Peace operations remain a principal tool for managing armed conflict and protecting civilians. The fully revised, expanded and updated third edition of Understanding Peacekeeping provides a comprehensive and up-to-date introduction to the theory, history, and politics of peace operations.
Drawing on a dataset of nearly two hundred historical and contemporary missions, this book evaluates the changing characteristics of the contemporary international environment in which peace operations are deployed, the strategic purposes peace operations are intended to achieve, and the major challenges facing today's peacekeepers. All the chapters have been revised and updated, and five new chapters have been added - on stabilization, organized crime, exit strategies, force generation, and the use of force.
Part 1 summarizes the central concepts and issues related to peace operations. Part 2 charts the historical development of peacekeeping, from 1945 through to 2020. Part 3 analyses the strategic purposes that United Nations and other peace operations are intended to achieve - namely, prevention, observation, assistance, enforcement, stabilization, and administration. Part 4 looks forward and examines the central challenges facing today's peacekeepers: force generation, the regionalization and privatization of peace operations, the use of force, civilian protection, gender issues, policing and organized crime, and exit strategies.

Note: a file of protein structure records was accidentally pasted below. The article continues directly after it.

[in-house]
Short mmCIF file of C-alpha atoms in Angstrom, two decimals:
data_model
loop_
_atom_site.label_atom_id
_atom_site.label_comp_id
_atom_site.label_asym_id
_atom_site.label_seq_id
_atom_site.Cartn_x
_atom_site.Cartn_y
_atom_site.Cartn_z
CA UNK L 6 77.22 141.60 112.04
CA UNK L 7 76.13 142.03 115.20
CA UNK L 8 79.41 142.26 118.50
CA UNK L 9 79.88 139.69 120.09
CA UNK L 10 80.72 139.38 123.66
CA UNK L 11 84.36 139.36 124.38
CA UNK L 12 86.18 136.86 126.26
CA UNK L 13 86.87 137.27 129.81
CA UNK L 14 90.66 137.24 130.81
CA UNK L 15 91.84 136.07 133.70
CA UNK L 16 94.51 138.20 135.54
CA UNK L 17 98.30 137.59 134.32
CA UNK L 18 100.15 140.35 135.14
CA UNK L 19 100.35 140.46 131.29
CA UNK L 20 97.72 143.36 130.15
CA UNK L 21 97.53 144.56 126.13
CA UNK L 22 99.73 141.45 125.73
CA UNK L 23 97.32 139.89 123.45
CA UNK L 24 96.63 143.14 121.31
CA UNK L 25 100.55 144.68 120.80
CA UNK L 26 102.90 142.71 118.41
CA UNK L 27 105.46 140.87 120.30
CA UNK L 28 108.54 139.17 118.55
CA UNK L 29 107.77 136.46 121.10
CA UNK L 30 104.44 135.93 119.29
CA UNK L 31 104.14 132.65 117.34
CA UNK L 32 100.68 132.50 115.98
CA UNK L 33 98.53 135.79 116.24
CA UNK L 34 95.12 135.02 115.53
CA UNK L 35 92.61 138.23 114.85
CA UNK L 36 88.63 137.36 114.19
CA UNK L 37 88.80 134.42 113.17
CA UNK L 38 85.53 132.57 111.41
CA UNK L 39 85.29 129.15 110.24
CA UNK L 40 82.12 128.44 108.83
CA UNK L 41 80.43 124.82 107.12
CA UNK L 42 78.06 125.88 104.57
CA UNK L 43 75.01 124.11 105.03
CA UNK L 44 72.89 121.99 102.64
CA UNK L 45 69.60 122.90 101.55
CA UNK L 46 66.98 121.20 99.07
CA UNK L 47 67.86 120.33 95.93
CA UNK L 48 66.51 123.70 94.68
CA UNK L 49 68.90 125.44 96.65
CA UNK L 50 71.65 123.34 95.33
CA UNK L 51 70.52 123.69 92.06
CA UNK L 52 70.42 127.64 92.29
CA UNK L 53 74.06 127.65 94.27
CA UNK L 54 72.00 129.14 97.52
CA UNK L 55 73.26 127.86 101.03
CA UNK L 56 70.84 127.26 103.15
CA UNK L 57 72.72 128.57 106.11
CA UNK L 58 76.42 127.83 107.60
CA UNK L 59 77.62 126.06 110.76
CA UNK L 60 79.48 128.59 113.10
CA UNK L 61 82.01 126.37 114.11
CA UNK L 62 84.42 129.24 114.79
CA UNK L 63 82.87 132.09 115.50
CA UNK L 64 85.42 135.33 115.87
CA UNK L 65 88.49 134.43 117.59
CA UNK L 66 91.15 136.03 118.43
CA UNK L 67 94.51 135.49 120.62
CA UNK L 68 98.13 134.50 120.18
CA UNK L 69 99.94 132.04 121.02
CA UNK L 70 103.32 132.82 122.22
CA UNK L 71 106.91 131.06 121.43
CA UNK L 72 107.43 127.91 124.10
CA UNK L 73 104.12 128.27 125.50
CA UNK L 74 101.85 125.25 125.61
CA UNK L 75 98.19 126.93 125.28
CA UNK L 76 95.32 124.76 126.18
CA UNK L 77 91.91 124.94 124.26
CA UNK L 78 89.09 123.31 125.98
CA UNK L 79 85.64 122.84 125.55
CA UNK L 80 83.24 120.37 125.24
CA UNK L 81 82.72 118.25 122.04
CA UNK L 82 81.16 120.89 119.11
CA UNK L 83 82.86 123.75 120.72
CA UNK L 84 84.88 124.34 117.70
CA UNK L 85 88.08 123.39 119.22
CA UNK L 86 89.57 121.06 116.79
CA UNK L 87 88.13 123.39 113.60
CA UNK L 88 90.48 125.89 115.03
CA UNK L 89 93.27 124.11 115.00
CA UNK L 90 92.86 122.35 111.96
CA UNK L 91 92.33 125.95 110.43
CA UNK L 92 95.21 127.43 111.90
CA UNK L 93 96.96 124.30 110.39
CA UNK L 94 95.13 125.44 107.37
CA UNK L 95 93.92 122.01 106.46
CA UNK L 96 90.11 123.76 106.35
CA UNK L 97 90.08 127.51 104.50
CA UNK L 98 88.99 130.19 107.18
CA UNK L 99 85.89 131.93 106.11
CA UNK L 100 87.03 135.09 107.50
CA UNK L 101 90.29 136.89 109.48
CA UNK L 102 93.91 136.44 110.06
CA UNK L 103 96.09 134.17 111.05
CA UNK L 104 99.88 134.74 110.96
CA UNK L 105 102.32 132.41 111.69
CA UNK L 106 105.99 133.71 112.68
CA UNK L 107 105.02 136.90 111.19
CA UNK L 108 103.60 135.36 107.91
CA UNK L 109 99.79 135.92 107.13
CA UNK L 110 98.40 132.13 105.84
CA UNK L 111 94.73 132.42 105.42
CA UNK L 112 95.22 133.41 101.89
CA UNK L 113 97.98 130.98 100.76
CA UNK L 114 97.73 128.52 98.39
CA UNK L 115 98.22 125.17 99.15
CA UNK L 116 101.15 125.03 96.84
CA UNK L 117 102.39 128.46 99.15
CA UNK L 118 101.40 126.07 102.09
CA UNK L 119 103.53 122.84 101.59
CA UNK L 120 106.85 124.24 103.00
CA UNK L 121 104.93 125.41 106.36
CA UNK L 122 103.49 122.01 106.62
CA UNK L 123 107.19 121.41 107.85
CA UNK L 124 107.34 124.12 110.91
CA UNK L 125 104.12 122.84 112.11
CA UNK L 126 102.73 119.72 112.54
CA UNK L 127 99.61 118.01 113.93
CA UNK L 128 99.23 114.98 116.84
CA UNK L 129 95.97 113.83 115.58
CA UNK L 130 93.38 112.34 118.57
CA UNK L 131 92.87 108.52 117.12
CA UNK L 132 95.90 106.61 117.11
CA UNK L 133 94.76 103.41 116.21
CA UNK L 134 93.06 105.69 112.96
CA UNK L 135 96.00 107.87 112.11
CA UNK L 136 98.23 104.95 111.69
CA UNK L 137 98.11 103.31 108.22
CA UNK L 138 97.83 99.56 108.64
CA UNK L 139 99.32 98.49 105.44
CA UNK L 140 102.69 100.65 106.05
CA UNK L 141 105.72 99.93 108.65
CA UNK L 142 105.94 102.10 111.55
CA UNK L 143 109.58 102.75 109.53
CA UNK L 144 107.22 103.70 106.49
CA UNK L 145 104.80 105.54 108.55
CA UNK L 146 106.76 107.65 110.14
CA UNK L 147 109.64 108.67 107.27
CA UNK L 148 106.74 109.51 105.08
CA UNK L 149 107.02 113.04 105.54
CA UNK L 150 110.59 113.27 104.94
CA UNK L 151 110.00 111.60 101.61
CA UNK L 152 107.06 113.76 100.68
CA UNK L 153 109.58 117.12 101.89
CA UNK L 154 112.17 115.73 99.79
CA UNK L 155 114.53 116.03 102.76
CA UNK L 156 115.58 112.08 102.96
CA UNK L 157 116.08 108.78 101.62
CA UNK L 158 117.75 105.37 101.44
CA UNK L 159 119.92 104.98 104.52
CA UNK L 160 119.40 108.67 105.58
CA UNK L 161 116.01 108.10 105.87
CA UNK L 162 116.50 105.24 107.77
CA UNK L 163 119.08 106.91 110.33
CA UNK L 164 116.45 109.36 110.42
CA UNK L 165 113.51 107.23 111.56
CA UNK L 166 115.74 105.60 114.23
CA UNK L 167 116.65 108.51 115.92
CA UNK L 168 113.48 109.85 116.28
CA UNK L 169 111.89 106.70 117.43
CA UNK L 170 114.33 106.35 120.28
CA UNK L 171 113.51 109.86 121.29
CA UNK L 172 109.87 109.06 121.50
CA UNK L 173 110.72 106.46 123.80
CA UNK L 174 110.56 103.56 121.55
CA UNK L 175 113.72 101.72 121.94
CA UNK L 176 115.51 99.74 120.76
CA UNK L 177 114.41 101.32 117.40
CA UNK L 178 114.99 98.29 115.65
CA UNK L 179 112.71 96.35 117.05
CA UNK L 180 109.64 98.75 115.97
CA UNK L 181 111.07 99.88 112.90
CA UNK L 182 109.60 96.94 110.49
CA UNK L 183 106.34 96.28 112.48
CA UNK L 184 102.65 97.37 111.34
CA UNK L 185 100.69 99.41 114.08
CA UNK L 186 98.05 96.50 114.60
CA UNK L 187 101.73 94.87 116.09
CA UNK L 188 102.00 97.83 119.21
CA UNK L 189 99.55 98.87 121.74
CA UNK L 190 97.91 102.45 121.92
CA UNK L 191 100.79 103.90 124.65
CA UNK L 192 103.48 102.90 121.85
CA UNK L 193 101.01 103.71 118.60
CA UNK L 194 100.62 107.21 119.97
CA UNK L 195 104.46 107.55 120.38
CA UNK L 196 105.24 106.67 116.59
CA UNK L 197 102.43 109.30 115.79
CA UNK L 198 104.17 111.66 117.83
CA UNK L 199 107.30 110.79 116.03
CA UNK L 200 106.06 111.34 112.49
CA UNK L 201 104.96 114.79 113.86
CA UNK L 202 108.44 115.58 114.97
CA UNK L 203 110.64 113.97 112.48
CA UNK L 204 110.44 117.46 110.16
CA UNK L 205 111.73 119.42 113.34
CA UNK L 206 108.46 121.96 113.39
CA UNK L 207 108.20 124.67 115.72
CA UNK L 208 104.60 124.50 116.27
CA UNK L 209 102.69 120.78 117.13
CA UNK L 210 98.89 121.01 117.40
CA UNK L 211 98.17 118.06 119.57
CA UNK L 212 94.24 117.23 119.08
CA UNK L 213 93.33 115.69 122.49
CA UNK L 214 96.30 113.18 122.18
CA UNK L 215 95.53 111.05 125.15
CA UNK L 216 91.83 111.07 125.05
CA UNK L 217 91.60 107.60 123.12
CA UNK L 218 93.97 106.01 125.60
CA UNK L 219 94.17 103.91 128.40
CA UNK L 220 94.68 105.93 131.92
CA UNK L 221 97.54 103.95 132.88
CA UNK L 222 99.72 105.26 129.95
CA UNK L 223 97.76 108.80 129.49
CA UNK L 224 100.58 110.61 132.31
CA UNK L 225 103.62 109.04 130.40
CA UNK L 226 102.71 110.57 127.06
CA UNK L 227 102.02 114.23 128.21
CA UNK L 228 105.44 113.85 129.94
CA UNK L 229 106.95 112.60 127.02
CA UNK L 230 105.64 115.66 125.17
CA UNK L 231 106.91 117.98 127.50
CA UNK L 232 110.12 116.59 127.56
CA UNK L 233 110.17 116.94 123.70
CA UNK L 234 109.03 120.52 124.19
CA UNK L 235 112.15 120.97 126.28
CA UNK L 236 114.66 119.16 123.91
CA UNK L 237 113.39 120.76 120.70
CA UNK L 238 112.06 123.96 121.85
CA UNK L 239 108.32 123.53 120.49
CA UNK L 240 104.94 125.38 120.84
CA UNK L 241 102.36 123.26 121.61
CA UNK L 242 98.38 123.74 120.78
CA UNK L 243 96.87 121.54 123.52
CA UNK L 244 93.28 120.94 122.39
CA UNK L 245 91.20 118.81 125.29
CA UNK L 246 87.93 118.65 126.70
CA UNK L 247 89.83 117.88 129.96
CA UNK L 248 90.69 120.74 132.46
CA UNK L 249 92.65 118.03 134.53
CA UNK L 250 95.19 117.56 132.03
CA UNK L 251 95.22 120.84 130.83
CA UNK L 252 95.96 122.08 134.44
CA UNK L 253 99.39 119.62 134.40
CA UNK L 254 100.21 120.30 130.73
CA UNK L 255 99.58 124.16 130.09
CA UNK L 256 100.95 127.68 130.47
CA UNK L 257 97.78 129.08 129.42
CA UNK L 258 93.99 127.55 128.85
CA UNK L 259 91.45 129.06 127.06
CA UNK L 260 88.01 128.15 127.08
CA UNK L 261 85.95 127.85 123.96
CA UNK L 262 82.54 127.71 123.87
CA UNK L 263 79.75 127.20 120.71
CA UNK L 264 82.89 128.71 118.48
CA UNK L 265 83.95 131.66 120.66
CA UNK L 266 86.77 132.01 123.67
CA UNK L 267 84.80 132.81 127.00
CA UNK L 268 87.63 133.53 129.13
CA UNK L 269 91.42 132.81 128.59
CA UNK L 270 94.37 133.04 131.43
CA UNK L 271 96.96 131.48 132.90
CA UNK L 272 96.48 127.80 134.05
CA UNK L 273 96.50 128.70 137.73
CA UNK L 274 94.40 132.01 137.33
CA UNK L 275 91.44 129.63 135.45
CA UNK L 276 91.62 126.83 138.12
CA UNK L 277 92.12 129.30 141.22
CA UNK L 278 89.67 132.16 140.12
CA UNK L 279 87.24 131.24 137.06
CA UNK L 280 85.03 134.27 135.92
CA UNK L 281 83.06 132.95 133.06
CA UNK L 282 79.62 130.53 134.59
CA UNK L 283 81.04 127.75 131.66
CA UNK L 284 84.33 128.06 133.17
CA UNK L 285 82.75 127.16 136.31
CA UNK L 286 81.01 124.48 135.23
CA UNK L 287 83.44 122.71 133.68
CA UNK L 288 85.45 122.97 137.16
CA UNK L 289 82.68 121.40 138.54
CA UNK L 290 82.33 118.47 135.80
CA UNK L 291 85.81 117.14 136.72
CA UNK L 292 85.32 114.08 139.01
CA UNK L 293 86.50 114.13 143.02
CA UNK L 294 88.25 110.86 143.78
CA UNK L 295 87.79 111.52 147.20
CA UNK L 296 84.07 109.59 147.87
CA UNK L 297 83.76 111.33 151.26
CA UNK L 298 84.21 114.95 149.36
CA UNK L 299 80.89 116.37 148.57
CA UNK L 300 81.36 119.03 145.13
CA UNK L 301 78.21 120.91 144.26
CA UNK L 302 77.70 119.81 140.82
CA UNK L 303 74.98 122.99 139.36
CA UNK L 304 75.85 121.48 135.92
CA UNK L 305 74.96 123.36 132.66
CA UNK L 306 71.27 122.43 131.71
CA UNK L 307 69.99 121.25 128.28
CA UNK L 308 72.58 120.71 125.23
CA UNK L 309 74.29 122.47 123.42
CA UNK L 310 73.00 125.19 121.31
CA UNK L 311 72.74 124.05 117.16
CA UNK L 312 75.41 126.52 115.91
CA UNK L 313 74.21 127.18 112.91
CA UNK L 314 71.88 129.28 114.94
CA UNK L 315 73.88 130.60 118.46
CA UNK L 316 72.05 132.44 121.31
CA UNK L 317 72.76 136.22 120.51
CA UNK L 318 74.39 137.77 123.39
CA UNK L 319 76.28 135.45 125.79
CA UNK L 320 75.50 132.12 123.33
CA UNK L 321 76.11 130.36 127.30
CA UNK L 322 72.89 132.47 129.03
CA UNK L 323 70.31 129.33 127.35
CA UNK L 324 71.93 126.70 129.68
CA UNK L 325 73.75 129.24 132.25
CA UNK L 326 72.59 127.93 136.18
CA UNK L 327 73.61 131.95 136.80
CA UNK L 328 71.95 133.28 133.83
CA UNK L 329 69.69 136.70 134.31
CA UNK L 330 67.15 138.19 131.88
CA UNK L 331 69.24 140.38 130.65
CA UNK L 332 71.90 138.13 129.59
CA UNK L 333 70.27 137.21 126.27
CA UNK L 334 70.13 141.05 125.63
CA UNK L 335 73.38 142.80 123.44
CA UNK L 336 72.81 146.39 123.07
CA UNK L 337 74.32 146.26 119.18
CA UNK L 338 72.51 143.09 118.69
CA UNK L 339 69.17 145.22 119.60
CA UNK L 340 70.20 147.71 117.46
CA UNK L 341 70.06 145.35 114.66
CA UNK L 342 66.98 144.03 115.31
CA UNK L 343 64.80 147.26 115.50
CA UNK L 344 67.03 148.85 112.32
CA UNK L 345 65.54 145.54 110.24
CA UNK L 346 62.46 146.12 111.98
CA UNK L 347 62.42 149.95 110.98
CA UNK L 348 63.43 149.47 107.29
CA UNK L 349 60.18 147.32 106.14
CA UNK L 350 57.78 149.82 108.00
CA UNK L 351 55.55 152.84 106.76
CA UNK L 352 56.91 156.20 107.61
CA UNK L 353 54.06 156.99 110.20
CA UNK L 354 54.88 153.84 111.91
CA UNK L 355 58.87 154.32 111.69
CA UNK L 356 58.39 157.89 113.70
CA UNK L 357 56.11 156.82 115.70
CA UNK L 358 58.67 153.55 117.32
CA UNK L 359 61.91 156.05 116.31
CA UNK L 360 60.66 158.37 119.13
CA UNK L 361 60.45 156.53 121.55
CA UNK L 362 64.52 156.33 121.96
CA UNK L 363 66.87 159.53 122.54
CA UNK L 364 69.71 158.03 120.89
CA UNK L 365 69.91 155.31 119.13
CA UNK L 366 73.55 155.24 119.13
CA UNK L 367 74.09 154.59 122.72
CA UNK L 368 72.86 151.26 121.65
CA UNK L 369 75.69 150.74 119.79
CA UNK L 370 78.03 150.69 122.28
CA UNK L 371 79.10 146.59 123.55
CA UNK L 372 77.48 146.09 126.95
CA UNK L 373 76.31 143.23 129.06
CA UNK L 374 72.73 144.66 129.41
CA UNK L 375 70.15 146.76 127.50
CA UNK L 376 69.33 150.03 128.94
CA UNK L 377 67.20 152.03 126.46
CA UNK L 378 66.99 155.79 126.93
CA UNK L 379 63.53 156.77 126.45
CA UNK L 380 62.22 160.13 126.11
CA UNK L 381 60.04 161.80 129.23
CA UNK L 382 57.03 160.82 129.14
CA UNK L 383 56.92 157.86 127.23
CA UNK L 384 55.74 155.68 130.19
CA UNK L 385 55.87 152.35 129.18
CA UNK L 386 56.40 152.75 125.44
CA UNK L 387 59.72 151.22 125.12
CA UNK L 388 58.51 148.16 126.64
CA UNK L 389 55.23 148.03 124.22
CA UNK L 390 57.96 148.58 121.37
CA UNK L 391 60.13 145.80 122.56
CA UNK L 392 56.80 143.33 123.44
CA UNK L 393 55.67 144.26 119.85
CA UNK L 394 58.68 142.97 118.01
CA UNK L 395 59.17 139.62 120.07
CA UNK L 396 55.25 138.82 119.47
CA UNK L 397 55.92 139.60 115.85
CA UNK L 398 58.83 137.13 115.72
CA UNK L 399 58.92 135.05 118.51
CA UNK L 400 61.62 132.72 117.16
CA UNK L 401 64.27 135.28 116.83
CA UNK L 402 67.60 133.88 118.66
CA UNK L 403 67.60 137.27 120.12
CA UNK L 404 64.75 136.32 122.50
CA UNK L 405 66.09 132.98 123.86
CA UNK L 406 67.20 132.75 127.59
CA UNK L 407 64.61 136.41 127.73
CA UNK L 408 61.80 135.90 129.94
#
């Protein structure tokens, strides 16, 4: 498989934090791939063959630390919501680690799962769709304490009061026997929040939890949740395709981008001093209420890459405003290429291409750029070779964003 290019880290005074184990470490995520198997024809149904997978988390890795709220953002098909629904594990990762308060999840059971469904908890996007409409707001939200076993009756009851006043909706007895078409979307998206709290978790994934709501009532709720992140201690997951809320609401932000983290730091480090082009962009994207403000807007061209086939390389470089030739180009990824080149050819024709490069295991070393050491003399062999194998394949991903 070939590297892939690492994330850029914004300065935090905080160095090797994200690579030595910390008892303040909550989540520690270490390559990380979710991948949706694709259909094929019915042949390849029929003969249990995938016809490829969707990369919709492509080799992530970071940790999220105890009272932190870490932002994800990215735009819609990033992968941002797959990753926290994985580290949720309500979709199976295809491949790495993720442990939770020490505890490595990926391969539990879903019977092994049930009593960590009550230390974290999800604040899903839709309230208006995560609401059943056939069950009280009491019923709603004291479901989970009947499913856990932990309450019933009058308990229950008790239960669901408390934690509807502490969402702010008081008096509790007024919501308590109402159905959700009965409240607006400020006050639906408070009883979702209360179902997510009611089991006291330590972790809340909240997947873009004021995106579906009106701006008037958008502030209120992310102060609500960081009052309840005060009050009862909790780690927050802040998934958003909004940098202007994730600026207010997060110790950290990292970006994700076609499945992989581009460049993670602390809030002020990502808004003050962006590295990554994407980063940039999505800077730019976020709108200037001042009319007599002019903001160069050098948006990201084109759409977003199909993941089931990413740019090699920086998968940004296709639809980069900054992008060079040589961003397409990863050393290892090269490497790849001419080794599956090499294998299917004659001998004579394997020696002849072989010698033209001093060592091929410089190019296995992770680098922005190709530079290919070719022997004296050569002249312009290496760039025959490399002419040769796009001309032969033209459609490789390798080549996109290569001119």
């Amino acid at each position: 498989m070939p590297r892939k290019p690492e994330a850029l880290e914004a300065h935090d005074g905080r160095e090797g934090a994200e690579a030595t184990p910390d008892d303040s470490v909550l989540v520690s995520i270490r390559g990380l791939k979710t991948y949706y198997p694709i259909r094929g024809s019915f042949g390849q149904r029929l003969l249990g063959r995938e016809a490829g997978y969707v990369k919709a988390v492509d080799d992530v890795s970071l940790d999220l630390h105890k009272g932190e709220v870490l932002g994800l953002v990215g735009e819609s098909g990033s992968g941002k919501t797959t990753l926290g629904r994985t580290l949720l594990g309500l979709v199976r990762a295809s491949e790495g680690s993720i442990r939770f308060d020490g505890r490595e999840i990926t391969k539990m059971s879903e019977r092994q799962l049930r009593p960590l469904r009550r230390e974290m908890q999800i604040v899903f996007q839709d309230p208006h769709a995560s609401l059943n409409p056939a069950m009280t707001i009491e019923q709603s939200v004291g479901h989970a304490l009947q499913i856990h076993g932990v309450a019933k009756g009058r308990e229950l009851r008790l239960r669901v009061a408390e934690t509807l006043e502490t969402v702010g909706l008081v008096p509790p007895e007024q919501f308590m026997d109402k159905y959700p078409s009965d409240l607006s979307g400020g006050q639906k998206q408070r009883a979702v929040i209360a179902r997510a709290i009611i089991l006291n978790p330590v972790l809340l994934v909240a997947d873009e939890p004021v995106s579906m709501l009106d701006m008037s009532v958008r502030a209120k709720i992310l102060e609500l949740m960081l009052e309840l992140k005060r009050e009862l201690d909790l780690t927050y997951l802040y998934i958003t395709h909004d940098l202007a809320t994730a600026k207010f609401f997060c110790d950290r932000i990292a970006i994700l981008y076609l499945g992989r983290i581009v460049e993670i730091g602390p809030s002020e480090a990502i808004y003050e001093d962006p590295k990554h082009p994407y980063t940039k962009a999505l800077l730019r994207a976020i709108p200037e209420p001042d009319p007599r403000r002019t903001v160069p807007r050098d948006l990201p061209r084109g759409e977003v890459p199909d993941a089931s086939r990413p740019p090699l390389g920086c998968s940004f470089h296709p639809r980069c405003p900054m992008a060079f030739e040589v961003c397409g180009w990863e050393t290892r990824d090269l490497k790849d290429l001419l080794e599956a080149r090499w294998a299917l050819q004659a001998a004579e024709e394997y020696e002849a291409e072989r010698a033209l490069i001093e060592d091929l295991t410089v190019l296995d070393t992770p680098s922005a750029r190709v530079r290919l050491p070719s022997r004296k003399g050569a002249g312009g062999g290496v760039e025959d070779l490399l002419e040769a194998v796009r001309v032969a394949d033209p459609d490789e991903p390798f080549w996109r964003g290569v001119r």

Author: Alex J. Bellamy, Paul D. Williams
Publisher: Polity Press
Binding Type: Paperback
Size: 9.60h x 6.70w x 1.50d
About the Author
Paul D. Williams is Professor in the Elliott School of International Affairs at the George Washington University.
Alex J. Bellamy is Professor of Peace and Conflict Studies at the University of Queensland, and Director of the Asia Pacific Centre for the Responsibility to Protect.